Category Archives: Grading

Standards-Based Grading or Other?

While  a few of my colleagues have moved to standards-based grading, I have refrained from fully moving in that direction. For one, I am not convinced we have decided on our final grade-level standards, and, for two, I am not convinced it’s the best way to go. Yes, I am not on the cusp of educational research, but no one has shown me our chosen Power Standards are all-encompassing and fully implemented.

Right now, I use GPA scoring where a 4.0 is a perfect score, a 3.0 is a B, a 2.0 is a C, and so on.

I like it.

All scores in a category are equal and all of the assignments lend equal weight. Plus, an initial poor score does not doom a student. For example, in a typical system a 100% and a 0% (a missing assignment) equals s 50% (F).  In my system, the same 100% and a 0% is a 2.0 (C). After 10 assignments, both systems equal the same grade, but in the short term my system is less disastrous for a student.

I use a system very similar to Princeton’s GPA system. Let me know what you think.

The Identification Test

I tend to give my students identification tests where the students must do three things with each person, item, or idea:

  • (1) identify the person, item, or idea and its place in the story;
  • (2) explain the importance of the person, item, or idea; and
  • (3) connect the person, item, or idea to a major theme in the story or to a literary device.

An excellent student example for The Bastille would be:

(1) The Bastille was a famous French prison known for its harsh conditions and for the number of prisoners unjustly sent there. (2) Dr. Manette was unjustly imprisoned in the Bastille for 18 years, and when the prison was destroyed Monsieur Defarge ran to 105 N. Tower looking for a buried paper. (3) The Bastille became a symbol of the nobles’ power and cruelty before and during the French Revolution; when it was destroyed, it became celebrated like our Independence Day.

Generally, the students do an excellent job of this, and this type of test hits on all sorts of state and local standards.

However, I gave four classes a test of identifications and three classes had an average of a B+ or better, but the fourth had a C average. This fourth class was one of feast or famine with A grades or F grades up and down the roster. The reason for their low scores is obvious; namely, most of the students in this class refused to study and did little to nothing to prepare.

Now comes the hard part: what do I do about this? Do I force them to keep their scores knowing that they did little to study? Do I provide an opportunity for the students to earn back some of the points by retaking the test?

I tend to vote for a chance to retake the test, but I need the students to prove they have prepared prior to taking the second exam.

What would you do?

Busy Sunday

Weekends are rarely open for straight relaxation, but I did manage to take yesterday off. I’ve been fighting off a sore throat and a minor cold, so I decided to enjoy some quiet time with the DVR and caught up on a couple shows I enjoy.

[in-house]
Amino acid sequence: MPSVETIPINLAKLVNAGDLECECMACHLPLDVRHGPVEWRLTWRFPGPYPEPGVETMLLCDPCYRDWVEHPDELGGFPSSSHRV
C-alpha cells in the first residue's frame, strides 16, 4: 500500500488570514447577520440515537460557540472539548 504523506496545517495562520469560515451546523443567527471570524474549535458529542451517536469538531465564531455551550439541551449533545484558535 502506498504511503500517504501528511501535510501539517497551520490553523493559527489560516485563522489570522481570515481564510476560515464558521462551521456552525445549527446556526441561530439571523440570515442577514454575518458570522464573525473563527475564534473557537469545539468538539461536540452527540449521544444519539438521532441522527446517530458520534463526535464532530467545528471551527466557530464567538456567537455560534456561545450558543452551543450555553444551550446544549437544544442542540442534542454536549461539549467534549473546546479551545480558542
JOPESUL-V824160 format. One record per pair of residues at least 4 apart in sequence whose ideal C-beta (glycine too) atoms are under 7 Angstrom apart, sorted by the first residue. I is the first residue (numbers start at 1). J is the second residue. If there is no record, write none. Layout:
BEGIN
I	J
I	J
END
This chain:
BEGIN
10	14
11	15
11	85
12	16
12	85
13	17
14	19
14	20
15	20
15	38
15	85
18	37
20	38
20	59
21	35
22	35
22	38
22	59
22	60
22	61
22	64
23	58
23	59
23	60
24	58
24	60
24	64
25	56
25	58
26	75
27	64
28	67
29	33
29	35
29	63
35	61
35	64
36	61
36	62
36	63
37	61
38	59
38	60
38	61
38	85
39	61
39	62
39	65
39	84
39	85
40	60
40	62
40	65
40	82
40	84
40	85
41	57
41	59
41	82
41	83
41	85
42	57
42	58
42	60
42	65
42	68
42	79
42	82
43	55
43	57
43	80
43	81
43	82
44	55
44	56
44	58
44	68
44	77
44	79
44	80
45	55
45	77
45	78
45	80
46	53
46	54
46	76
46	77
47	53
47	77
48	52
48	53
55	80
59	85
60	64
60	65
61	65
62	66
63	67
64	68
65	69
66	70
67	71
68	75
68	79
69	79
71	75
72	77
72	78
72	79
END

However, Sunday is another day.

I have already set up my calendar for the week, and now I need to head to the school and get some work done. I’m guessing I have about 4-5 hours of work to do, but I will listen to music and force myself to take a break every hour (when I normally check on my fantasy football team).

The only thing I really dread about today is getting through the 120 assessments my Sophomores completed. I do not enjoy assessing them, but I need to have them ready so I can share my results with the other Sophomore English teachers.

We look at our own classes and then look at the 10th graders as an entire group, which then allows us to discuss what we each do and what else we can do to help the students improve. This part I love! I enjoy the back and forth discussion about approaches, strategies, and working with groups of kids.

Grade Books and Younger vs. Older Teachers

Today was an exploration of the new grade book system we are using. I spent a couple hours identifying the basic functions, but the bulk of that time was used trying to figure out how to make it let me grade the way I want to enter scores.

I’ve decided that I am going to use GPA scoring on every assignment (4.0 for and A, 3.0 for a B, etc.) while still using my categories (i.e. tests, writings, final, etc.). This will make every assignment within each category weighted the same. Each unit test over the novels will have the same effect within its category as will each paper, each presentation, each speech, and so on. It won’t be a standards-based system, but I have not found the standards adopted to include all that they should. That’s my bias and the reason I do not have a full standards-based system. Regardless, I am going to have to manipulate the grade book percentages to allow for GPA scoring, and it took the better part of 90 minutes to determine how to make it work.